Thy Wondrous Story, Illinois
The marker was located on the north side of IL 13, about 2 miles west of the Ohio River bridge. It is currently missing.
No coordinates identified
Division of Highways and The Illinois State Historical Society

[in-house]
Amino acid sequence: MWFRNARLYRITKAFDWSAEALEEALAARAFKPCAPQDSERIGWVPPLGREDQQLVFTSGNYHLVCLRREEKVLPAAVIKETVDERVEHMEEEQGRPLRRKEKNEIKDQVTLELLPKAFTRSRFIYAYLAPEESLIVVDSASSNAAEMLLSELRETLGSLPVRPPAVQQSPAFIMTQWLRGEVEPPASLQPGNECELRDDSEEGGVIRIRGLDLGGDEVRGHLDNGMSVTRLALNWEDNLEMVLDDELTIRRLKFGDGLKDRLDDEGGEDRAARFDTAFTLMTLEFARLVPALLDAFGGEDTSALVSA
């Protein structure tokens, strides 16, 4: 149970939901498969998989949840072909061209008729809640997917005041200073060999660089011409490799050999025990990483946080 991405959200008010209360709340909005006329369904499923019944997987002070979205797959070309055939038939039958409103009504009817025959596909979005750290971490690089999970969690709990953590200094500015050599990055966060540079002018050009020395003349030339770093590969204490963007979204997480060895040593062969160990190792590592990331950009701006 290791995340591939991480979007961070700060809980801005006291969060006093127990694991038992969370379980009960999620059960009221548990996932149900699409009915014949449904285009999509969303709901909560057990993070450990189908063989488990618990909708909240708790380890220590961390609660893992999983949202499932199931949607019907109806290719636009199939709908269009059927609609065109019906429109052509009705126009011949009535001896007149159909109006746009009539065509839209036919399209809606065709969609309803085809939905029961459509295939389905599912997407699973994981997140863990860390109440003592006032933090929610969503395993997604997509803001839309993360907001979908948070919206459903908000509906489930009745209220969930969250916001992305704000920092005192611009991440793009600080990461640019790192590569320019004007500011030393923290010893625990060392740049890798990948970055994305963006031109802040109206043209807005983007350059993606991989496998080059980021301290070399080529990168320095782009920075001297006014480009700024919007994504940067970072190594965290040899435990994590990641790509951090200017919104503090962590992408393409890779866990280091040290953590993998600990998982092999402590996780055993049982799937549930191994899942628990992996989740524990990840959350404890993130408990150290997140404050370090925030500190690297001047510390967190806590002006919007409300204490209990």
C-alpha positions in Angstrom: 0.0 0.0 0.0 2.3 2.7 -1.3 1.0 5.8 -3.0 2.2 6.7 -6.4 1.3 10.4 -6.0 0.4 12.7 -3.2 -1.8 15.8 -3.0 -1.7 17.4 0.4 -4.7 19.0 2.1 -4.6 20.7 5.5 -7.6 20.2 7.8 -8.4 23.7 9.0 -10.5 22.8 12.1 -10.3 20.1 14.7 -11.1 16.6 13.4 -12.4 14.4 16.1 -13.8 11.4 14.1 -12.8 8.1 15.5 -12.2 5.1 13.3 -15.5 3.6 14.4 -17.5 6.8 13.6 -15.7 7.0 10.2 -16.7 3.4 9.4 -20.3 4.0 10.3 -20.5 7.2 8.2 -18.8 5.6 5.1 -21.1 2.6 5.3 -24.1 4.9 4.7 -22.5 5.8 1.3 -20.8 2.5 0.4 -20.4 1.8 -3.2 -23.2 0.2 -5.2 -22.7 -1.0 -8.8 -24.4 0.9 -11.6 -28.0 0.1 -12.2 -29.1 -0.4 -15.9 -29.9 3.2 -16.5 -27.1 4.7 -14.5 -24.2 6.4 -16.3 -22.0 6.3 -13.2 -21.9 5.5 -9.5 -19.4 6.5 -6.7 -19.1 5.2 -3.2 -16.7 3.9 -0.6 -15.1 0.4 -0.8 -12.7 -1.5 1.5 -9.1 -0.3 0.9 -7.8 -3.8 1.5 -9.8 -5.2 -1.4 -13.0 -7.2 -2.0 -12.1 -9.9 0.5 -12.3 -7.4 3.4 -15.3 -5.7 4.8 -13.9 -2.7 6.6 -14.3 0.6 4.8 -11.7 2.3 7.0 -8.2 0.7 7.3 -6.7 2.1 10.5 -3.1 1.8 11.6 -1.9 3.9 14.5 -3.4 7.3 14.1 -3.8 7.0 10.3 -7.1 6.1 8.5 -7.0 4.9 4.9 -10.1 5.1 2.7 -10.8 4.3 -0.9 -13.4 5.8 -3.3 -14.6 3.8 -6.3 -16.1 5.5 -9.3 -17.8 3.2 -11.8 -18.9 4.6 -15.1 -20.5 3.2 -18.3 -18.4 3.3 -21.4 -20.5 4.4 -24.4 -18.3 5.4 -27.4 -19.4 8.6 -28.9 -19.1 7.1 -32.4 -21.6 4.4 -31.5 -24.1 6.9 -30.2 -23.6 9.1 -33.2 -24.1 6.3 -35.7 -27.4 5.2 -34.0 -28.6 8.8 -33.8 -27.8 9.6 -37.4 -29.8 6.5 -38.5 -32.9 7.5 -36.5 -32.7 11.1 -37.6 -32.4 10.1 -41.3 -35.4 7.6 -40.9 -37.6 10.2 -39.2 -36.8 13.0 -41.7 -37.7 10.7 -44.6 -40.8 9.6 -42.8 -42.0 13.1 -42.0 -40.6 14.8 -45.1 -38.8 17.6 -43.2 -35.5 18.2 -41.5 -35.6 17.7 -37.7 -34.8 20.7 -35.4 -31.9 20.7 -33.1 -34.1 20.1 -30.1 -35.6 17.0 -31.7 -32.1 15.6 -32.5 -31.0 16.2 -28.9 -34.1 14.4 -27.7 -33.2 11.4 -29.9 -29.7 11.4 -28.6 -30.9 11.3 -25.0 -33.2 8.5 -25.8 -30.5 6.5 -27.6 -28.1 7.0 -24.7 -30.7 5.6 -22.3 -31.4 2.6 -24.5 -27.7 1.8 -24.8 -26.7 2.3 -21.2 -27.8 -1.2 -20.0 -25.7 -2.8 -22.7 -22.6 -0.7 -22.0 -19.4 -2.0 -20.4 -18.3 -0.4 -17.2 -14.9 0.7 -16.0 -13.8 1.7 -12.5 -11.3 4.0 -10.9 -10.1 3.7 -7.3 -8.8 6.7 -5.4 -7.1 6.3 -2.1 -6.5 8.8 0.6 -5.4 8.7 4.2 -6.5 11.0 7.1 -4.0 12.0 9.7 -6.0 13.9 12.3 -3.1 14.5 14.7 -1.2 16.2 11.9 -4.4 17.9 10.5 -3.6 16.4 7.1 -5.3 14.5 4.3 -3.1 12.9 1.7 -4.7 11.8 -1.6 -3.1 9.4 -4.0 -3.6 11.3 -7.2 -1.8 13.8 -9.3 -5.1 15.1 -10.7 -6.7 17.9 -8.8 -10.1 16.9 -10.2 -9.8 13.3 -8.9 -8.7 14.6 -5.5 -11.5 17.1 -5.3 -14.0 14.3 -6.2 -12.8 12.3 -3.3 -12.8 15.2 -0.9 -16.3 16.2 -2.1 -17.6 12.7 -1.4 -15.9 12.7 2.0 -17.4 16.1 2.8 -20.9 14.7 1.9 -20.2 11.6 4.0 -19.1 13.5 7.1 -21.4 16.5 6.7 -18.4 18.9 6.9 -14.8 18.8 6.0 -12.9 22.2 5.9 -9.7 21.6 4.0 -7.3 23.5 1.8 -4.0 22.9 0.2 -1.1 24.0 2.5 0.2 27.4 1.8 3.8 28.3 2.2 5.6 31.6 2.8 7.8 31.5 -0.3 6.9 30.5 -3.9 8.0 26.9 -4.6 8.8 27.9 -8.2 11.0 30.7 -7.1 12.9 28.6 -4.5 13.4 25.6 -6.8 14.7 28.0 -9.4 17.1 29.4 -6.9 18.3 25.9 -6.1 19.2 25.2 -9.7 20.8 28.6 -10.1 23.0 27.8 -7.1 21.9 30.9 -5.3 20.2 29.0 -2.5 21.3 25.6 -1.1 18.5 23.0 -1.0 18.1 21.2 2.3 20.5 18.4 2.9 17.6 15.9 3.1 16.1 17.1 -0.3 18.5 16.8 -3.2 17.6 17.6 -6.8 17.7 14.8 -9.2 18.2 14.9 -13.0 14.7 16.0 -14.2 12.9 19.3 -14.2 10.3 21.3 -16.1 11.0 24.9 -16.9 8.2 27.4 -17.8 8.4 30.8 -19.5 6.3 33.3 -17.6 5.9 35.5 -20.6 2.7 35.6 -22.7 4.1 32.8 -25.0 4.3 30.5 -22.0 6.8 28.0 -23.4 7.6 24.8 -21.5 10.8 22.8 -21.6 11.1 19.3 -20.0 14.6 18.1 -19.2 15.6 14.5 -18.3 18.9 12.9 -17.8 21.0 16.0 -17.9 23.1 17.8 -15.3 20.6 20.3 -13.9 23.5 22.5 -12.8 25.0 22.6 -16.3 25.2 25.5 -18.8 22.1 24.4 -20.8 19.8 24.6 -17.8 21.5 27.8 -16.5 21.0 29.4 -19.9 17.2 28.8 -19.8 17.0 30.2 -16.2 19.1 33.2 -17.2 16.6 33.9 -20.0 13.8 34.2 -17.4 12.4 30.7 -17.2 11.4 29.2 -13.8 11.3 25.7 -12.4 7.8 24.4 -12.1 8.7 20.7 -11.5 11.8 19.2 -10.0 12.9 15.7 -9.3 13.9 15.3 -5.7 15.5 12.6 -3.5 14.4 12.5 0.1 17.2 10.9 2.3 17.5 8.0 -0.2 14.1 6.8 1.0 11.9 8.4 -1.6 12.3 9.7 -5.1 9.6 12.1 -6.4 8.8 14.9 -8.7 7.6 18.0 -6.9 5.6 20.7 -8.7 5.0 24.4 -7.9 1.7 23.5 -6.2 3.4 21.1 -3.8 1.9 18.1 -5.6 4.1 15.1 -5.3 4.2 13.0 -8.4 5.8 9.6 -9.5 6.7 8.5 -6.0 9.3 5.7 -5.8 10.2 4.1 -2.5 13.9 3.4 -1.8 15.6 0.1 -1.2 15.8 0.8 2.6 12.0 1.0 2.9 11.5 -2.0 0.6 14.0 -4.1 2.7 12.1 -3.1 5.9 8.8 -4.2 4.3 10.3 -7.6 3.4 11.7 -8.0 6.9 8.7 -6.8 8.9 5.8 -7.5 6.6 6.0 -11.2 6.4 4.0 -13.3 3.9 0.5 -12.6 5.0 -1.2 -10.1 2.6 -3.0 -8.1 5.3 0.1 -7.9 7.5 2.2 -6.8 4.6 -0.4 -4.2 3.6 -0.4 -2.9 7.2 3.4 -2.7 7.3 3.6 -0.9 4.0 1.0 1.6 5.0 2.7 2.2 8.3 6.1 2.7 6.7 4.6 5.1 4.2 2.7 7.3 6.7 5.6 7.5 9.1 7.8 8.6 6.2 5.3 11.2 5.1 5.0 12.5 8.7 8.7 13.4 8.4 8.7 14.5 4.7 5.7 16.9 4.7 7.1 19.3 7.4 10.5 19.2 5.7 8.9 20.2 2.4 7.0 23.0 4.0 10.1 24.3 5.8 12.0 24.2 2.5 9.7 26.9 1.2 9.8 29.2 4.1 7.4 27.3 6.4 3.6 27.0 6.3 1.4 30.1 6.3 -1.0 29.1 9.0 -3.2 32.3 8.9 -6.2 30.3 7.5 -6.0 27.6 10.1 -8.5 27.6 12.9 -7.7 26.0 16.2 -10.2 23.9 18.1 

The fertile prairies in Illinois attracted the attention of Father Jacques Marquette and French trader Louis Jolliet as they explored the Mississippi and Illinois Rivers in 1673. France claimed this region until 1763 when she surrendered it to Great Britain by the Treaty of Paris. During the American Revolution George Rogers Clark and his small army scored a bloodless victory when they captured Kaskaskia for the Commonwealth of Virginia; Illinois then became a county of Virginia. This area was ceded to the United States in 1784, and became, in turn, a part of the Northwest, Indiana, and Illinois Territories. On December 3, 1818, Illinois entered the Union as the twenty-first state. Many of the early settlers came from Kentucky, Tennessee, and the southeastern coastal states to live in the southern quarter of Illinois. Kaskaskia on the Mississippi River was the territorial capital as well as the first state capital. As the better land in Southern Illinois became scarce, the line of settlement advanced northward. Vandalia became the second in 1820. This highway passes through an area rich in the early history of Illinois. It crosses the Ohio River where the ferry service began about 1802, skirts old Shawneetown which was a major gateway for immigrants to Illinois and passes near Equality where the United States Salines produced salt for the Midwest in the nineteenth century. In 1937 a devastating flood covered most of Gallatin County and Highway 13 was under about ten feet of water.
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